-----BEGIN PGP SIGNATURE----- section is where the real magic happens. This is a signature for the entire provenance file, saying something like this:
“I, John Smith, the owner of the public key,
8D40FE0CACC3FED4AD1C217180BA57AAFAAD1CA5have signed the entire contents of this file. You can rest assured that the hash you see here is correct. You can rest assured that the hash you see here is the correct one if you can verify this signature with my public key, and it is valid.”
Now the hash in the file cannot be changed as that would invalidate the signature. And the attacker cannot produce a signature that could be verified with your public key.
Verifying Signature of Provenance File
When uploading your chart to some online repository, you should copy both the .tgz chart archive and the .tgz.prov provenance file. We’ll see how to do that in the next lesson.
When users have both of these files available, they can verify the integrity of the chart (verify signatures) with this command:
user@debian:~$ helm verify ./nginx-0.1.0.tgz Error: failed to load keyring: open /home/user/.gnupg/pubring.gpg: no such file or directory
We get the error because the newer gpg tool stores public keys in the newer format, in the pubring.kbx file instead of the older pubring.gpg file Helm expects. As a quick workaround, just so we’re able to see helm verify in action, we can do the following.
Export our public key to a file called mypublickey.
gpg --export 'John Smith' > mypublickey
Use the helm verify command again but also point Helm to the location of the public key that can be used to verify the signature.
user@debian:~$ helm verify --keyring ./mypublickey ./nginx-0.1.0.tgz Signed by: John Smith Using Key With Fingerprint: 8D40FE0CACC3FED4AD1C217180BA57AAFAAD1CA5 Chart Hash Verified: sha256:b22a325b03c8e88b6a6a8d1a8e79f5d0498813855174a983426466b6de5a5f71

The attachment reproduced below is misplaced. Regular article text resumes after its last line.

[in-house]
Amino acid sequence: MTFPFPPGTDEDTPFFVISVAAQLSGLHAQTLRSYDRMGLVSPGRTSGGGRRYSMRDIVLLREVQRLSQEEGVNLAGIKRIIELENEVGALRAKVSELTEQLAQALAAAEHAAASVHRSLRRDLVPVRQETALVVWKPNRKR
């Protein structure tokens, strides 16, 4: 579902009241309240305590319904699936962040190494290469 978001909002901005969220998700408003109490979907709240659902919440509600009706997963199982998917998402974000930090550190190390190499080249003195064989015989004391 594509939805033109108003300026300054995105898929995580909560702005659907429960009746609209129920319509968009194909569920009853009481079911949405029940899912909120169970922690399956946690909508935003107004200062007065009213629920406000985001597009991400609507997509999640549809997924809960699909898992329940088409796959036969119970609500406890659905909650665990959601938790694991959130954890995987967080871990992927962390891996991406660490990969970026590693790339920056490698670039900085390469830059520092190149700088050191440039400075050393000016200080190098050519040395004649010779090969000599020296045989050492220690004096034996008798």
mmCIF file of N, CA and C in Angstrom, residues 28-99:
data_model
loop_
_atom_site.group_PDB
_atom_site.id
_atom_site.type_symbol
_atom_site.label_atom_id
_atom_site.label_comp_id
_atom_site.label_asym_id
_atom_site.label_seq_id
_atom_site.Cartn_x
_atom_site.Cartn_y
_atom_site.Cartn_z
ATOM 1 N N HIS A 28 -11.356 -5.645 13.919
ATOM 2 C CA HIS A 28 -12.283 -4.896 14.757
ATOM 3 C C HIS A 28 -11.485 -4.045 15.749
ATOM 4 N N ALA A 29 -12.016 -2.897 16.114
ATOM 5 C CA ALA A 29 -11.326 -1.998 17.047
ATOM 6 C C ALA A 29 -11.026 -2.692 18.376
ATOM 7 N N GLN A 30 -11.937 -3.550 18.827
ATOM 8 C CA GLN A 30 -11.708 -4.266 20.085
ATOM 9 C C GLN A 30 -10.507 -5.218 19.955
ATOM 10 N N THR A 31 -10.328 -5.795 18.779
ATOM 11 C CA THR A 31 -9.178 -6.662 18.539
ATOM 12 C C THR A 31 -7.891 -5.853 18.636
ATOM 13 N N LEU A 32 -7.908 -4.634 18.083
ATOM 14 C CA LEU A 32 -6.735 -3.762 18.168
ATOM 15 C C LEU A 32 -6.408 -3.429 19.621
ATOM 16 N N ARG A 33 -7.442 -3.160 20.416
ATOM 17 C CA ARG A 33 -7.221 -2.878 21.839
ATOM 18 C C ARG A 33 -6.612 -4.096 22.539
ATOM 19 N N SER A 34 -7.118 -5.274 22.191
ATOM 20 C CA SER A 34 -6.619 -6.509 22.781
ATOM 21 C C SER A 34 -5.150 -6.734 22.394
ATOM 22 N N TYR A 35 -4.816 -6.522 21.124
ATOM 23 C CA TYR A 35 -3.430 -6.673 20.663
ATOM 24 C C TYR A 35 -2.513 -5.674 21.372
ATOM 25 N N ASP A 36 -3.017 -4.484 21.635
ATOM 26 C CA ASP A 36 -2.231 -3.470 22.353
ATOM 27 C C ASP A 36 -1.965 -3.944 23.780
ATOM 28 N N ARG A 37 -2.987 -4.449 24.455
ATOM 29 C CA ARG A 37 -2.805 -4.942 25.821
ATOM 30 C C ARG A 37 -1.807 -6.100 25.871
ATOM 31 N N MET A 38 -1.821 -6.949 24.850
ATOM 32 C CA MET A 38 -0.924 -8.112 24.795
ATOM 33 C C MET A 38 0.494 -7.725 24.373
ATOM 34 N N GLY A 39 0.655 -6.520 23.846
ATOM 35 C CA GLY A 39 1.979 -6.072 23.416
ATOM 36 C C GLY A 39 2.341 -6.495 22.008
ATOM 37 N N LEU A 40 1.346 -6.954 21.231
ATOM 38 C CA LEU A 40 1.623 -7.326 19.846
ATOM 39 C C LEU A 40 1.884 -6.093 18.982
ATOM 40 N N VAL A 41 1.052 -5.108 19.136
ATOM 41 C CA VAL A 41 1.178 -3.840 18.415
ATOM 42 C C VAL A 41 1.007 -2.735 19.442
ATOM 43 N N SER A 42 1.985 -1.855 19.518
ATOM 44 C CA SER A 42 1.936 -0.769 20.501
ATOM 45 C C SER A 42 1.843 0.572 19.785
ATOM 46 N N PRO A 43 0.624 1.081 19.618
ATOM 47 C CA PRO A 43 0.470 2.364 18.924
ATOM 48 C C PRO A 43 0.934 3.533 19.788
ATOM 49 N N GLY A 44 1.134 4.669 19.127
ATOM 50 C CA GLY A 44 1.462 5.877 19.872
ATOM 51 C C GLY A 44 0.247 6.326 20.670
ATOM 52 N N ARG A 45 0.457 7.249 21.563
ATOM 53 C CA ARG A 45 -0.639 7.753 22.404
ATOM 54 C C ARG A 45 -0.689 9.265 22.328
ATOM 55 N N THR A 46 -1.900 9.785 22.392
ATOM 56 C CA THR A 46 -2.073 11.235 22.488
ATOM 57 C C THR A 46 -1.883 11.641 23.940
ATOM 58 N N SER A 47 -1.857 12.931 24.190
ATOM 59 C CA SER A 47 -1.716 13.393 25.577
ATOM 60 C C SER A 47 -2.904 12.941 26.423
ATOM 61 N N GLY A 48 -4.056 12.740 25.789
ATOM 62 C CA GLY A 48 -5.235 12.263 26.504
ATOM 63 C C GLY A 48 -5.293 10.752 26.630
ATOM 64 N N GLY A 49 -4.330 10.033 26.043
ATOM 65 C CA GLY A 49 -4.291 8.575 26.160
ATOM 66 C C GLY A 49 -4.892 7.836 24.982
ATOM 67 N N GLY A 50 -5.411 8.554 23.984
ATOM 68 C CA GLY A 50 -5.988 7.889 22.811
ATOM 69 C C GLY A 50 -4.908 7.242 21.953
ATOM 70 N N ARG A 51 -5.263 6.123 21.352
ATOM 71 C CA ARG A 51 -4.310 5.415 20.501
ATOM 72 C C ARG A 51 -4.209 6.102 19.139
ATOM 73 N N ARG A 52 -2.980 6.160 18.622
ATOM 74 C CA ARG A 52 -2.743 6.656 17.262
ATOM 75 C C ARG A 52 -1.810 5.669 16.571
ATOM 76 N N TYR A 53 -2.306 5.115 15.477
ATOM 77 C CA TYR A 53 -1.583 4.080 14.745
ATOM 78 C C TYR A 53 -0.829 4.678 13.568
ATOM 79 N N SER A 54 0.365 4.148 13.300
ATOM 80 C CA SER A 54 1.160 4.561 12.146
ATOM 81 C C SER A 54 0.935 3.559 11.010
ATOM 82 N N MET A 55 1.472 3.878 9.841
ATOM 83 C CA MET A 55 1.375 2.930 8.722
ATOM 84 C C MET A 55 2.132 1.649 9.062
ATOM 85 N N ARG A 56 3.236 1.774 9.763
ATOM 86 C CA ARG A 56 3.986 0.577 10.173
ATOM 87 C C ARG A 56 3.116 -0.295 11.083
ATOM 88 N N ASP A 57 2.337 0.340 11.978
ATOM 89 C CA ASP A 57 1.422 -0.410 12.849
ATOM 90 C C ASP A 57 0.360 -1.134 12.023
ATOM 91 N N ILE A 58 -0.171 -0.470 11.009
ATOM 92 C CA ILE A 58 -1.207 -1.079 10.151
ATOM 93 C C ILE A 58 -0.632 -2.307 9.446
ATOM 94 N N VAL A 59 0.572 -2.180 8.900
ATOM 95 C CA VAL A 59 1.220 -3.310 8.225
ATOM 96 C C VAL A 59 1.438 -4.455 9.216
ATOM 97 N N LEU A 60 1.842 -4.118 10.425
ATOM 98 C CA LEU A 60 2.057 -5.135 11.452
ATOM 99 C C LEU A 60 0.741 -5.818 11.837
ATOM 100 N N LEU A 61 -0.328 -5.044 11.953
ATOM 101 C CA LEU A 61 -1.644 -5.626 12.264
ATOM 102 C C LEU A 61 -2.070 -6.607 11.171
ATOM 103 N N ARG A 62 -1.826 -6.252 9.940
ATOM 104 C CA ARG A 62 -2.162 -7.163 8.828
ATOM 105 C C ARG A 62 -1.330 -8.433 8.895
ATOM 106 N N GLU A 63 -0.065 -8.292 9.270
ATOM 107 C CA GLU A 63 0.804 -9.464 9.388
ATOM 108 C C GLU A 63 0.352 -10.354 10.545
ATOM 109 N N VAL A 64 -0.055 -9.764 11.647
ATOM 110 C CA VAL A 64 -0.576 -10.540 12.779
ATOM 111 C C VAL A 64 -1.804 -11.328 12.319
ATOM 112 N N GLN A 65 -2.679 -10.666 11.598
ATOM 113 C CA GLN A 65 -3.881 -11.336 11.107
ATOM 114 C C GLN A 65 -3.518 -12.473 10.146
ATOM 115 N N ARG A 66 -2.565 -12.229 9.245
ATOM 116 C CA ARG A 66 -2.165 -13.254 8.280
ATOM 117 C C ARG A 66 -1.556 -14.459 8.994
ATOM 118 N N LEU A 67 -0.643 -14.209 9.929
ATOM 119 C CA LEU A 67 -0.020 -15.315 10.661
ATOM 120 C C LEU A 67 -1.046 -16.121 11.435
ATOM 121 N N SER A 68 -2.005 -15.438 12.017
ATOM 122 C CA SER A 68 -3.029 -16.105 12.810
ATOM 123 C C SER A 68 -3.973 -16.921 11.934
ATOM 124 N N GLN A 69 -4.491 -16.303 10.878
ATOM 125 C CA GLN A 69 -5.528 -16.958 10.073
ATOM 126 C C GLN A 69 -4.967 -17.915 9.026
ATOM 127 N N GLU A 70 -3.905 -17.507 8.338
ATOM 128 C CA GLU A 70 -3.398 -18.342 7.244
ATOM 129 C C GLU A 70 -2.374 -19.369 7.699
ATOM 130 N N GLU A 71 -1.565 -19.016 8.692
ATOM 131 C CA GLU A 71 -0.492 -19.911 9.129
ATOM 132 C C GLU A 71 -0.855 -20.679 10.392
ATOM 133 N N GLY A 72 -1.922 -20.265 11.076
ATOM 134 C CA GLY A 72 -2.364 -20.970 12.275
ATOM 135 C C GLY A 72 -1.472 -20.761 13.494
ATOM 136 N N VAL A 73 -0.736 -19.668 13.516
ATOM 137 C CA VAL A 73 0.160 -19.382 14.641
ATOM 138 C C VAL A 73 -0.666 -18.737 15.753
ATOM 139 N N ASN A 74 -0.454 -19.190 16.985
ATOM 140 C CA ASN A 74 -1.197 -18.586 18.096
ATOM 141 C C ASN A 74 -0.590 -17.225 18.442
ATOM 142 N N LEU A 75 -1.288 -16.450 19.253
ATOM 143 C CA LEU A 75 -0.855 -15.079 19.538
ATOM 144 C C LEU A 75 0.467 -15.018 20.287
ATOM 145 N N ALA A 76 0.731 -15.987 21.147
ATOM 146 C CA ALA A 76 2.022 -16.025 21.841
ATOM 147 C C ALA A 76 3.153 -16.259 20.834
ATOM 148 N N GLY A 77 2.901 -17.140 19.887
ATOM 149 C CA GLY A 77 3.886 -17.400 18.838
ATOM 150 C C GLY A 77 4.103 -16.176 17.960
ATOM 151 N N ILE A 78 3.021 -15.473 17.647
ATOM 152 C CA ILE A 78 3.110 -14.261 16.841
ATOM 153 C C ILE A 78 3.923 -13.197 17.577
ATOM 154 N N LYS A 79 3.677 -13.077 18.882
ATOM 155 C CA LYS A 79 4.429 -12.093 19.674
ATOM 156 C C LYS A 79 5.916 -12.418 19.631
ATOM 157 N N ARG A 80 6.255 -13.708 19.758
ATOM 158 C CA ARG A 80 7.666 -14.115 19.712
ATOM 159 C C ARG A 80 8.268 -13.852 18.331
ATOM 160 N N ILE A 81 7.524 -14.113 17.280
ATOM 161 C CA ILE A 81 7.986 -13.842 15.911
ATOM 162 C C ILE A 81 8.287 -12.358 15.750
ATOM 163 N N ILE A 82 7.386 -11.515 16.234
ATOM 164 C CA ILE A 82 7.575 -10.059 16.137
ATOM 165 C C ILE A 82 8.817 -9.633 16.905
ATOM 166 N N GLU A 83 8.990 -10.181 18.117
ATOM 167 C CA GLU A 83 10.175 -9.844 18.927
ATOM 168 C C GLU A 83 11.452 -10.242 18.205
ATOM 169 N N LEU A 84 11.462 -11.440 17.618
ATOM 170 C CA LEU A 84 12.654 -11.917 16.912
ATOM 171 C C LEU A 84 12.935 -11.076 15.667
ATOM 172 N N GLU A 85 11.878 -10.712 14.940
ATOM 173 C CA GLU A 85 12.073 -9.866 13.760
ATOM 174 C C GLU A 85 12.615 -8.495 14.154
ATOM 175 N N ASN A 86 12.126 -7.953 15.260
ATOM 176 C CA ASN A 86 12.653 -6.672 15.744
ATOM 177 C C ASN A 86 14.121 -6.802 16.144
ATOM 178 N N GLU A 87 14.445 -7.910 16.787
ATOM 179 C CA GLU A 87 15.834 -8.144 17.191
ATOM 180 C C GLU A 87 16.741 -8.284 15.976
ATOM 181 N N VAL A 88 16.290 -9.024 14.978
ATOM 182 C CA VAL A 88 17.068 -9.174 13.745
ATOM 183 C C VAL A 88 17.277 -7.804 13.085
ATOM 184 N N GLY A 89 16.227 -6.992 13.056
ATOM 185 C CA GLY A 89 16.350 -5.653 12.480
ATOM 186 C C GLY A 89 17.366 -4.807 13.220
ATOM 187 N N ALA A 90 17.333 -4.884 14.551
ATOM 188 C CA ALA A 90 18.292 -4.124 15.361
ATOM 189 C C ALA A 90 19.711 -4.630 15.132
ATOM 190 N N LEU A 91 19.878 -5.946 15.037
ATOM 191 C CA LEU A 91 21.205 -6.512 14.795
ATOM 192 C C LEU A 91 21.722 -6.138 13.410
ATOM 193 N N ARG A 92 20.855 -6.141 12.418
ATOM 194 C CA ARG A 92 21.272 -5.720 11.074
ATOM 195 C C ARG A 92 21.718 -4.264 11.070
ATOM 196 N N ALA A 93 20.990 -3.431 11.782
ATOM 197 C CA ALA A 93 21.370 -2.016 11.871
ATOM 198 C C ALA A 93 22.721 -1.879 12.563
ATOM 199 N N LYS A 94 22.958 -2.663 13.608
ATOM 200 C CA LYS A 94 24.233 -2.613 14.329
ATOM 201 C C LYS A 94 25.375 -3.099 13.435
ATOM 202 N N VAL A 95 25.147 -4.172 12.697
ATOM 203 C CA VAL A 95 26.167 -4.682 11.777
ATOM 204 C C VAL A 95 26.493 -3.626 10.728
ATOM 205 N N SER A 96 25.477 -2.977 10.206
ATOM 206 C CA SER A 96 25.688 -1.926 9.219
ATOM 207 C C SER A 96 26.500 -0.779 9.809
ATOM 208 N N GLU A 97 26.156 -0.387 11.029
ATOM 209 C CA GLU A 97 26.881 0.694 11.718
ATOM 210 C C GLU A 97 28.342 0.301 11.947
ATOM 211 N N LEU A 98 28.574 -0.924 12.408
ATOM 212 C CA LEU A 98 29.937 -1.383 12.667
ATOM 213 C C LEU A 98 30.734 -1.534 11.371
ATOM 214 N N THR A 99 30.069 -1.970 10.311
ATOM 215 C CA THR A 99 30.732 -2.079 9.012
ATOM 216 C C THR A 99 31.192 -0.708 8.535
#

If we’d edit the provenance file and change just one character in the sha256 hash string, the verification would correctly fail, indicating the file has been tampered with.
user@debian:~$ helm verify --keyring ./mypublickey ./nginx-0.1.0.tgz Error: openpgp: invalid signature: hash tag doesn't match
In a real-world scenario, our chart users would first download our public key with a command like:
gpg --recv-keys --keyserver keyserver.ubuntu.com 8D40FE0CACC3FED4AD1C217180BA57AAFAAD1CA5
And only afterward they’d be able to use a
helm verify command. This assumes we first uploaded our public key to the
The verification phase can also be integrated into the regular helm commands we used so far. For example, to verify when we download a chart from the Internet or when installing a chart, we add the –verify parameter to our commands:
helm pull --verify NAME_OF_CHART helm install --verify NAME_OF_RELEASE NAME_OF_CHART
Of course, if the verification of signatures fails, the installation phase is abandoned, so we don’t install charts we can’t trust.
ENROLL in our Helm For Beginner'sCourse to learn other concepts, such as creating Helm Charts, adding dependencies, and testing them.
Helm uses package signing to protect the integrity of charts. This means that each chart is signed by its creator using a private key, and the signature can be verified using the creator's public key. This ensures that the chart has not been tampered with or modified in any way.
Why Learn Kubernetes
Kubernetes has witnessed the fastest growth in job searches, with a staggering increase of over 173% in just one year! According to recent surveys conducted by Indeed, the demand for Kubernetes skills is skyrocketing.
To boost your professional credibility, you can earn certifications like CKAD, CKA, and CKS, which will attest to your expertise in Kubernetes. The courses below will help you prepare for these three in-demand certifications.
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Don’t know where to start your certification journey, check out the blog CKAD vs. CKA vs. CKS.
To learn more about the three certifications, check out our CKA, CKAD, CKS - Frequently Asked Questions blog.